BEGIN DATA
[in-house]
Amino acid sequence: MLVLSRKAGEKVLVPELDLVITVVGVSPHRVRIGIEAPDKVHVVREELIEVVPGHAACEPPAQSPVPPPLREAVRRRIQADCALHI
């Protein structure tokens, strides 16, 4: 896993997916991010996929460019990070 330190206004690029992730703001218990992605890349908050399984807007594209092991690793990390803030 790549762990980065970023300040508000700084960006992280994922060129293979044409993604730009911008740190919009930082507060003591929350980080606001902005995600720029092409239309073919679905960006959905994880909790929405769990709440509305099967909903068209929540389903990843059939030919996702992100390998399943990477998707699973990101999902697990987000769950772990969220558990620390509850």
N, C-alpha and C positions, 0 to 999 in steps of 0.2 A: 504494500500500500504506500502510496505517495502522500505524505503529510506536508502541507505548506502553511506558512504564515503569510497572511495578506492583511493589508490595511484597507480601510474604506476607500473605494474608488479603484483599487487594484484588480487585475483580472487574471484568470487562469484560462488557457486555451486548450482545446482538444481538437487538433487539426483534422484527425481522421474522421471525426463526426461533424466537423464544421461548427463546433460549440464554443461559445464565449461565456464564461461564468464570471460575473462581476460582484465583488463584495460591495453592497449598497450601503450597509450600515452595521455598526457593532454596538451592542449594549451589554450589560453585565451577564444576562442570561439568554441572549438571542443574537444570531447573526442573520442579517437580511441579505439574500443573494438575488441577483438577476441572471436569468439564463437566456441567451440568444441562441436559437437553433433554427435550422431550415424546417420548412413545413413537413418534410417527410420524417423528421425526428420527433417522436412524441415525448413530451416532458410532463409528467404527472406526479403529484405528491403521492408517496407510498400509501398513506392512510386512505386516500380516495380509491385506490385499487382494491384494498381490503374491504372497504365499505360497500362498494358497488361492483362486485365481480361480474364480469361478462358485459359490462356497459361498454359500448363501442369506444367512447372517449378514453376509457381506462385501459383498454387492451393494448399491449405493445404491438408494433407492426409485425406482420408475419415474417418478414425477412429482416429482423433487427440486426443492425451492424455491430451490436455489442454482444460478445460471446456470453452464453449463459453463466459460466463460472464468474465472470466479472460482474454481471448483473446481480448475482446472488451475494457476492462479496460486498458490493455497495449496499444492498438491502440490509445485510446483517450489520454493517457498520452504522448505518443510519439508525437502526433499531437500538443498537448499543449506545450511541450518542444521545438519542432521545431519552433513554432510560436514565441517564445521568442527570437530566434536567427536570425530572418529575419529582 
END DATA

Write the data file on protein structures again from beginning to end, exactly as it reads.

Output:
[in-house]
Amino acid sequence: MLVLSRKAGEKVLVPELDLVITVVGVSPHRVRIGIEAPDKVHVVREELIEVVPGHAACEPPAQSPVPPPLREAVRRRIQADCALHI
């Protein structure tokens, strides 16, 4: 896993997916991010996929460019990070 330190206004690029992730703001218990992605890349908050399984807007594209092991690793990390803030 790549762990980065970023300040508000700084960006992280994922060129293979044409993604730009911008740190919009930082507060003591929350980080606001902005995600720029092409239309073919679905960006959905994880909790929405769990709440509305099967909903068209929540389903990843059939030919996702992100390998399943990477998707699973990101999902697990987000769950772990969220558990620390509850």
N, C-alpha and C positions, 0 to 999 in steps of 0.2 A: 504494500500500500504506500502510496505517495502522500505524505503529510506536508502541507505548506502553511506558512504564515503569510497572511495578506492583511493589508490595511484597507480601510474604506476607500473605494474608488479603484483599487487594484484588480487585475483580472487574471484568470487562469484560462488557457486555451486548450482545446482538444481538437487538433487539426483534422484527425481522421474522421471525426463526426461533424466537423464544421461548427463546433460549440464554443461559445464565449461565456464564461461564468464570471460575473462581476460582484465583488463584495460591495453592497449598497450601503450597509450600515452595521455598526457593532454596538451592542449594549451589554450589560453585565451577564444576562442570561439568554441572549438571542443574537444570531447573526442573520442579517437580511441579505439574500443573494438575488441577483438577476441572471436569468439564463437566456441567451440568444441562441436559437437553433433554427435550422431550415424546417420548412413545413413537413418534410417527410420524417423528421425526428420527433417522436412524441415525448413530451416532458410532463409528467404527472406526479403529484405528491403521492408517496407510498400509501398513506392512510386512505386516500380516495380509491385506490385499487382494491384494498381490503374491504372497504365499505360497500362498494358497488361492483362486485365481480361480474364480469361478462358485459359490462356497459361498454359500448363501442369506444367512447372517449378514453376509457381506462385501459383498454387492451393494448399491449405493445404491438408494433407492426409485425406482420408475419415474417418478414425477412429482416429482423433487427440486426443492425451492424455491430451490436455489442454482444460478445460471446456470453452464453449463459453463466459460466463460472464468474465472470466479472460482474454481471448483473446481480448475482446472488451475494457476492462479496460486498458490493455497495449496499444492498438491502440490509445485510446483517450489520454493517457498520452504522448505518443510519439508525437502526433499531437500538443498537448499543449506545450511541450518542444521545438519542432521545431519552433513554432510560436514565441517564445521568442527570437530566434536567427536570425530572418529575419529582 